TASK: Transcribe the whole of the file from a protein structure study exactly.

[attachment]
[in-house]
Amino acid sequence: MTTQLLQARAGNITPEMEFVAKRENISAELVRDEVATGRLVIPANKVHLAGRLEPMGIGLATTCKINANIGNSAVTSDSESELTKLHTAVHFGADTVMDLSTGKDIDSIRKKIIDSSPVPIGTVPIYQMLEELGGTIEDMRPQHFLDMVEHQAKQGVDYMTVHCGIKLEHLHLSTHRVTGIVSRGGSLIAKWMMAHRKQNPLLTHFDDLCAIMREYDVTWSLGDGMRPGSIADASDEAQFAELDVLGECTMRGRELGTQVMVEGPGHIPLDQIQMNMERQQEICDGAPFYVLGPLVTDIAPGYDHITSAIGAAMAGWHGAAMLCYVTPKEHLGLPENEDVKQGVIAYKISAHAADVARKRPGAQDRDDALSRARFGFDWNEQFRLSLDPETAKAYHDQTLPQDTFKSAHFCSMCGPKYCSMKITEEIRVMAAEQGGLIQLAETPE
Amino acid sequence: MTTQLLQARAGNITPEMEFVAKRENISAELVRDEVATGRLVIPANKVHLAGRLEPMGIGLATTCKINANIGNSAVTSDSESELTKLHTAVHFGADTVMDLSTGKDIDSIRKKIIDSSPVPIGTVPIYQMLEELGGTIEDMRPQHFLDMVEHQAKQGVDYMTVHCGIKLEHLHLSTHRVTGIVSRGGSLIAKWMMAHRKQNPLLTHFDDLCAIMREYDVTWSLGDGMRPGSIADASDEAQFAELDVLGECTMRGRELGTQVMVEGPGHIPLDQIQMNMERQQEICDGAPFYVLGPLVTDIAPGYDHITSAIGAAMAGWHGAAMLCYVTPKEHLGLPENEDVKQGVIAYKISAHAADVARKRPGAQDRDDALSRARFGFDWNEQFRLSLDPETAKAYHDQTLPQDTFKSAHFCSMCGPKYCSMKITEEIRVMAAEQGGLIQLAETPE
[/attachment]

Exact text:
[in-house]
Amino acid sequence: MTTQLLQARAGNITPEMEFVAKRENISAELVRDEVATGRLVIPANKVHLAGRLEPMGIGLATTCKINANIGNSAVTSDSESELTKLHTAVHFGADTVMDLSTGKDIDSIRKKIIDSSPVPIGTVPIYQMLEELGGTIEDMRPQHFLDMVEHQAKQGVDYMTVHCGIKLEHLHLSTHRVTGIVSRGGSLIAKWMMAHRKQNPLLTHFDDLCAIMREYDVTWSLGDGMRPGSIADASDEAQFAELDVLGECTMRGRELGTQVMVEGPGHIPLDQIQMNMERQQEICDGAPFYVLGPLVTDIAPGYDHITSAIGAAMAGWHGAAMLCYVTPKEHLGLPENEDVKQGVIAYKISAHAADVARKRPGAQDRDDALSRARFGFDWNEQFRLSLDPETAKAYHDQTLPQDTFKSAHFCSMCGPKYCSMKITEEIRVMAAEQGGLIQLAETPE
Amino acid sequence: MTTQLLQARAGNITPEMEFVAKRENISAELVRDEVATGRLVIPANKVHLAGRLEPMGIGLATTCKINANIGNSAVTSDSESELTKLHTAVHFGADTVMDLSTGKDIDSIRKKIIDSSPVPIGTVPIYQMLEELGGTIEDMRPQHFLDMVEHQAKQGVDYMTVHCGIKLEHLHLSTHRVTGIVSRGGSLIAKWMMAHRKQNPLLTHFDDLCAIMREYDVTWSLGDGMRPGSIADASDEAQFAELDVLGECTMRGRELGTQVMVEGPGHIPLDQIQMNMERQQEICDGAPFYVLGPLVTDIAPGYDHITSAIGAAMAGWHGAAMLCYVTPKEHLGLPENEDVKQGVIAYKISAHAADVARKRPGAQDRDDALSRARFGFDWNEQFRLSLDPETAKAYHDQTLPQDTFKSAHFCSMCGPKYCSMKITEEIRVMAAEQGGLIQLAETPE